December 30, 2017

EARLY FRIDAY BOX OFFICE: Another Winning Holiday For “Last Jedi” & “Jumanji,” But “All The Money” Starts Slow


Most films will rise this weekend compared to last week, simply because New Year’s Eve is a bigger moviegoing occasion than Christmas Eve.  Generally, box office should rise 20% or so on Saturday, drop around 30% on Sunday, then jump 30-40% on New Year’s Day.  The first two weekends of 2018 should feature relatively soft drops for holdovers, in Week 1 because there will be little new competition (just the low-budget Insidious: The Last Key), and in Week 2 because of the Martin Luther King holiday.

An exception to the happy weekend news is STAR WARS: THE LAST JEDI (Lucasfilm/Disney).  According to preliminary numbers at Deadline, Last Jedi fell 23% from last Friday to $19.1M, which puts it on target for a $54M 3-day weekend, and $74M including Monday.  On Saturday or Sunday, it will pass Beauty & The Beast‘s $504M to become the #1 film in the US released in 2017, and obviously will continue to earn well into 2018.  Comparisons with The Force Awakens are again difficult, because that film’s 3rd Friday was New Year’s Day.  The 23% drop for Last Jedi is similar, though, to the 20% drop on the parallel Friday for Rogue One, and as with Last Jedi, Rogue One dropped that day from the previous Friday even though most of the rest of the Top 10 rose, a function of the gigantic openings these films have.  Last Jedi will probably end up around $650M in the US, which depending on where the numbers settle will make it the #3-5 movie of all time in the US.  (Titanic is at $659M–although that includes roughly $60M from re-releases over the past 20 years–and Jurassic World is at $652.3M.)  At those numbers, it’s crazy to call Last Jedi anything but a mammoth hit.  It’s fair, though, to say that at $650M, its US total will be closer to Rogue One‘s $532.2M than Force Awakens‘ $936.7M, and Last Jedi is probably 10-15% below where Disney would have liked it.  Whether that’s because the novelty of a Star Wars release has worn off after 3 films in 3 years, or because of Last Jedi‘s somewhat polarizing content–or both–isn’t clear at this point.

JUMANJI: WELCOME TO THE JUNGLE (Columbia/Sony) earned $17.4M on Friday, up an impressive 44% from last week.  Its 3-day weekend should be close to $50M, with $66M including Monday, which will bring it to $185M by the end of the holidays, and possibly $225M as a US total, which should certainly spawn a sequel.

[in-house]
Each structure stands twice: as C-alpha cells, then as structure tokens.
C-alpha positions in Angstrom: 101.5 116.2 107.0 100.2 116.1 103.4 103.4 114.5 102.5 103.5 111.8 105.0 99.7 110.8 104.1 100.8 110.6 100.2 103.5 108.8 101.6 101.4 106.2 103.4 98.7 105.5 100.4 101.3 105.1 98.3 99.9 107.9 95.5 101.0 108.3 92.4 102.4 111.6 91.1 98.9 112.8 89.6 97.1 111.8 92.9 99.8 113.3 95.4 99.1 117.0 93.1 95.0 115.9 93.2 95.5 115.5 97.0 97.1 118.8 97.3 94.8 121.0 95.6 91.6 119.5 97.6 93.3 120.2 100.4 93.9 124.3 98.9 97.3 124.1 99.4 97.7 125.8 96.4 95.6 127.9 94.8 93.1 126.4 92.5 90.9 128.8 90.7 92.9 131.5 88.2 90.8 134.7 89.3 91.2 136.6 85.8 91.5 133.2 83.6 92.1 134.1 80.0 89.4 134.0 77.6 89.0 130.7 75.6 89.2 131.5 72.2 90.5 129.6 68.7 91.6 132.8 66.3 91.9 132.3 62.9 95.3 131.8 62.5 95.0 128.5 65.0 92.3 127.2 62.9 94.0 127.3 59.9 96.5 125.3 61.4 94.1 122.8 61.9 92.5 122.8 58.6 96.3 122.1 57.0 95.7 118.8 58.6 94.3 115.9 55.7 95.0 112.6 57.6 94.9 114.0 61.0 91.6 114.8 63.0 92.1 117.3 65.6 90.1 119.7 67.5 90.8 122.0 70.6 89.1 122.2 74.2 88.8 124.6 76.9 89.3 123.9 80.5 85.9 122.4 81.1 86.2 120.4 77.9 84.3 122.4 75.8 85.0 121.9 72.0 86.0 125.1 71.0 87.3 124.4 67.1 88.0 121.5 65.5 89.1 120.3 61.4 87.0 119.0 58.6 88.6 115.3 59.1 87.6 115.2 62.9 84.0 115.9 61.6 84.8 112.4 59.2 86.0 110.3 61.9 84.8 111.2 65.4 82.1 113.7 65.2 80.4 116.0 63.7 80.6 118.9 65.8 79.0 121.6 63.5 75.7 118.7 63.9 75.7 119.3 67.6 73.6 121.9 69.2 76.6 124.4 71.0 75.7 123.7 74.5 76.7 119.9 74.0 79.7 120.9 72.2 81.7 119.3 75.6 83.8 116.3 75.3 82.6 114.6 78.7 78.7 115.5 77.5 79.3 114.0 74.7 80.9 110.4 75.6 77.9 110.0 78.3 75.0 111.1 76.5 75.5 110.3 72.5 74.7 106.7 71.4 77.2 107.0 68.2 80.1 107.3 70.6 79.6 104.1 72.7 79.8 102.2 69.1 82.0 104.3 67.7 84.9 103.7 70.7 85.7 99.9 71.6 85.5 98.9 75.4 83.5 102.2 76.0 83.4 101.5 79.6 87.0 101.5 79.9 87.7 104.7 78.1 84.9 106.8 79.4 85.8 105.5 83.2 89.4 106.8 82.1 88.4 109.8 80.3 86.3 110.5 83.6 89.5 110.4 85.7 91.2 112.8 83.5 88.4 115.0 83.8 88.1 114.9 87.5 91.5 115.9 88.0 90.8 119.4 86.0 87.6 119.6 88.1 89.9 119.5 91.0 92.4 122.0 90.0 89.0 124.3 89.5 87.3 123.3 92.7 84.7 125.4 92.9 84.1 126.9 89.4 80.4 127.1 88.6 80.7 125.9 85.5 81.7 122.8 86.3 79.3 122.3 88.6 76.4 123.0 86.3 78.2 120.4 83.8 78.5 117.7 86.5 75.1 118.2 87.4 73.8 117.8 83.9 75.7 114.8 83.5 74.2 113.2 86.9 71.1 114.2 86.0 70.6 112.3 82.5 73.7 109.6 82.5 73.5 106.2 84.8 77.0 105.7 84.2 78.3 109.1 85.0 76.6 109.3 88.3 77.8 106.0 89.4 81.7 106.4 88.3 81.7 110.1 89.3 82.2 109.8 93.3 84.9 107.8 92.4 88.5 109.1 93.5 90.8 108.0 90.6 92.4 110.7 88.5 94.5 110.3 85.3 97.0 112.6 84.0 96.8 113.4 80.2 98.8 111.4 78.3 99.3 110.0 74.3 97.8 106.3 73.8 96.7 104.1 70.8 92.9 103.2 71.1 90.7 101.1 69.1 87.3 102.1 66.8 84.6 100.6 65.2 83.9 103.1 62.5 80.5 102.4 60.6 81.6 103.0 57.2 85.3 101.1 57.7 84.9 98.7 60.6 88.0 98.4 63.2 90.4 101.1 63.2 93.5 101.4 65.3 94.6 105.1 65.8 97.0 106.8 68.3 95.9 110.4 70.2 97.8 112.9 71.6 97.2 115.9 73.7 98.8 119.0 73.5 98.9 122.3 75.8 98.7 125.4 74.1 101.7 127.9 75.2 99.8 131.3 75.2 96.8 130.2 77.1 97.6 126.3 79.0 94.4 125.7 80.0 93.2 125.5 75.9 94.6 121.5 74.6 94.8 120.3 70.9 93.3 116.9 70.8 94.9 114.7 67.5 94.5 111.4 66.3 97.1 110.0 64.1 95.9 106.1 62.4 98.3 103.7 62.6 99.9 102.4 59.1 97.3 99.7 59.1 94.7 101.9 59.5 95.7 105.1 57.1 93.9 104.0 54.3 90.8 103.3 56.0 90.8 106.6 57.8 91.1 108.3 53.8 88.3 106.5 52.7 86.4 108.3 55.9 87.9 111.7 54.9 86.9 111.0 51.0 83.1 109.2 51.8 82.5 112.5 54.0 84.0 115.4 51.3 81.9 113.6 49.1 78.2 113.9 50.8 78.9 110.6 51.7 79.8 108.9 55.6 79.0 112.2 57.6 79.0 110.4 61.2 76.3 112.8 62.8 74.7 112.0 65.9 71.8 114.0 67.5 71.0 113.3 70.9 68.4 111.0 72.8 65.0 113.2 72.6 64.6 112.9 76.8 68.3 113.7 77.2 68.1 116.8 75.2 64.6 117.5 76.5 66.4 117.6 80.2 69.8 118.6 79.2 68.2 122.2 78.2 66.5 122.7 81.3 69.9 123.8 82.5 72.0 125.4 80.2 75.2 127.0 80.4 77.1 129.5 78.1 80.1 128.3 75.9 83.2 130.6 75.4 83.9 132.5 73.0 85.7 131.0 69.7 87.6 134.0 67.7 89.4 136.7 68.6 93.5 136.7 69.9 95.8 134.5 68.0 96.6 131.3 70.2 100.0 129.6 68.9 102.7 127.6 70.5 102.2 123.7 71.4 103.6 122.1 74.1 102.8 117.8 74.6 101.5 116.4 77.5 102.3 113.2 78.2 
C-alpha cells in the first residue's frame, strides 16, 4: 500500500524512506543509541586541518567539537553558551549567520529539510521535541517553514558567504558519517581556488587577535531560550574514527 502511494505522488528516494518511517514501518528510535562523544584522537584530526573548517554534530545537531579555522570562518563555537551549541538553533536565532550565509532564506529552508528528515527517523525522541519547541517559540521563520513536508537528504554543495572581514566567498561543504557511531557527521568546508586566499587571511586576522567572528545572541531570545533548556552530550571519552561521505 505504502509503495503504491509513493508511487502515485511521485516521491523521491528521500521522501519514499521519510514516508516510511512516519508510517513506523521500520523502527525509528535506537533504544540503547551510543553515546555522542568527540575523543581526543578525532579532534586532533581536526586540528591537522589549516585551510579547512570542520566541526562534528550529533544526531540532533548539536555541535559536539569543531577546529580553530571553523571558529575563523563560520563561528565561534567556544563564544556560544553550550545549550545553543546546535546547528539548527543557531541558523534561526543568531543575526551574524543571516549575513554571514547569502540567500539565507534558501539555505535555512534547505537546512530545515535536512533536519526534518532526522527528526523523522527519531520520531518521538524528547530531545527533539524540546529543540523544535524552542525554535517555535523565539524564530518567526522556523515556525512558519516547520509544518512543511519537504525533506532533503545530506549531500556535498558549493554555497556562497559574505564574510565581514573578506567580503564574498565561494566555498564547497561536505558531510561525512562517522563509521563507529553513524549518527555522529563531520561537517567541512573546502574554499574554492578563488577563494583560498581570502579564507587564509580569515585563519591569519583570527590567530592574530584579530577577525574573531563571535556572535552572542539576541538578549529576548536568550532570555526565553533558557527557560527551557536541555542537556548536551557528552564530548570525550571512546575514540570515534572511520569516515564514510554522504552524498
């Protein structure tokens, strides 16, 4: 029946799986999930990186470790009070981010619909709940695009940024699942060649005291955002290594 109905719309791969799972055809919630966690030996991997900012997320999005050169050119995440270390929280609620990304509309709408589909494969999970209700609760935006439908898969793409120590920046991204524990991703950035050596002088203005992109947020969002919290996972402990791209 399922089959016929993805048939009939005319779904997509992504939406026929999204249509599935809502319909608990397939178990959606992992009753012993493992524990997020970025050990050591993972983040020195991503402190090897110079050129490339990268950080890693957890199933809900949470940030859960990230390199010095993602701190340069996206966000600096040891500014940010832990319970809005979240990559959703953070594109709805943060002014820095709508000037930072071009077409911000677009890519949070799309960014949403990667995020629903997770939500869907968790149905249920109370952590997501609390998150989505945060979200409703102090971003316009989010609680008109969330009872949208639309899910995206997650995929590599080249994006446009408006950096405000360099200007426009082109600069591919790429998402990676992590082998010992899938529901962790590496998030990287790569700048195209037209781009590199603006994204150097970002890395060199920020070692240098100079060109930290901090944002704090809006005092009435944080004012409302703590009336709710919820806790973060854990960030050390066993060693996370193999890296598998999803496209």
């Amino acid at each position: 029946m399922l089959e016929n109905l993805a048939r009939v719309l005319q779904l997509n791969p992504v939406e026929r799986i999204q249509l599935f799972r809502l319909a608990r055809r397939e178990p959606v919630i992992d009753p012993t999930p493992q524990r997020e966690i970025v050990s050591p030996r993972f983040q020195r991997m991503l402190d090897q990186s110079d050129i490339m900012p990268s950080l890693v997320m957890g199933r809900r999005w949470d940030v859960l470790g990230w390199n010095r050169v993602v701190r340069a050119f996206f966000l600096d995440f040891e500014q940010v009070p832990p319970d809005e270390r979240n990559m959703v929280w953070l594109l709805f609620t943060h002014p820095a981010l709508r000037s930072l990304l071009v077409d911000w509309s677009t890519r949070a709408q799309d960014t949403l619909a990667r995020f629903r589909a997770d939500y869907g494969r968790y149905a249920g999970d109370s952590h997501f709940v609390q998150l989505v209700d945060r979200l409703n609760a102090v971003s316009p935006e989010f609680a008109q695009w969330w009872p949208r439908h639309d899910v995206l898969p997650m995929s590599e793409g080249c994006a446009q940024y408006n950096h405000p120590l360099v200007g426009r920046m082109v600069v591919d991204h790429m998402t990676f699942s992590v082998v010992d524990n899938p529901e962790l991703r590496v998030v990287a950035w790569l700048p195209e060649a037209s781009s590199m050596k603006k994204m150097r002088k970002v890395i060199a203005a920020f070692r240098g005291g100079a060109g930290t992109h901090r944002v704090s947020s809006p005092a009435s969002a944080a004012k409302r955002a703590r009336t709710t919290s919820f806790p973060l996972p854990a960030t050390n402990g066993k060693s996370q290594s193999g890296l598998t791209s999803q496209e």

PITCH PERFECT 3 (Gold Circle/Perfect World/Universal) was much more front-loaded, down 38% from last Friday to $6.6M for a likely $18M 3-day weekend, $24M with Monday.  It’s headed for $85M in the US, a giant drop from Pitch 2‘s $184.3M, and although Pitch 3 might grind out a profit on its moderate costs, it seems like this really will be 3 chapters and out for the saga.  (Until the probably inevitable reboot.)

THE GREATEST SHOWMAN (20th) has unquestionably found its family audience.  Its $5.3M Friday is up a remarkable 71% from last Friday, and it’s heading for a $15M 3-day weekend and $20M including Monday.  The problem is that this will still put the film at only $54M at the end of the holidays, and on track for $80M in the US at best, which still leaves a lot of ground to make up on $225M+ in costs that will have to  come from overseas (where it’s barely opened so far).

The two older family holdovers also thrived on kids out of school, although at very different box office totals.  FERDINAND (Blue Sky/20th) rose 74% from last Friday to $4.7M, for a $13M 3-day weekend and $17M with Monday, but it’s unlikely to get much above $80M in the US.  COCO (Pixar/Disney) climbed 61% from last Friday to $2.9M, with a 3-day/4-day weekend of $8M/$10M, which will push it toward $220M in the US.

All the publicity in the world didn’t do much for ALL THE MONEY IN THE WORLD (Imperative/TriStar/Sony), which opened on Monday and earned $1.8M on Friday, for a $5M/$7M weekend that puts it on track for perhaps $30M in the US, a dismal result on $125M+ in costs.

DOWNSIZING (Annapurna/Paramount) lived up to its title, down 20% from last Friday to $1.6M for a $4.5M/$6M weekend and few prospects beyond $30M in the US.  FATHER FIGURES (Alcon/Warners) fell 20% from last Friday to $1.1M for a $3M/$4M weekend and a likely $25M US total.

A pair of awards contenders in under 1000 theatres continued their runs.  DARKEST HOUR (Focus/Universal) widened its run by 17% to 943 theatres, so its 29% rise from last Friday wasn’t as big as it looked, but a $5M/$7M weekend should still bring it to $20M, with plenty of awards season left.  THE SHAPE OF WATER (Fox Searchlight) just added a handful of theatres for a total of 756, and it should have a $3M/$4M weekend to bring it to $17M.

MOLLY’S GAME (STX) opened on Christmas Day in a not-quite-wide 271 theatres, and it’s heading for a $2M/$3M weekend, or a fair $7500 per-theatre average over 3 days.  That compares to the $10.5K average Lady Bird had at 238.

In more traditional limited release, THE POST (DreamWorks/Reliance/Participant/20th) at 9 theatres, and PHANTOM THREAD (Focus/Universal) at 4 should both average a solid $55-60K over the 3-day weekend.  HOSTILES (Entertainment Services), however, is finding few takers with a $5K per-theatre average at 5 over the 3-day weekend.



About the Author

Mitch Salem
MITCH SALEM has worked on the business side of the entertainment industry for 20 years, as a senior business affairs executive and attorney for such companies as NBC, ABC, USA, Syfy, Bravo, and BermanBraun Productions, and before that, at the NY law firm of Weil, Gotshal & Manges. During all that, he has more or less constantly been going to the movies and watching TV, and writing about both since the 1980s. His film reviews also currently appear on and In addition, he is co-writer of an episode of the television series "Felicity."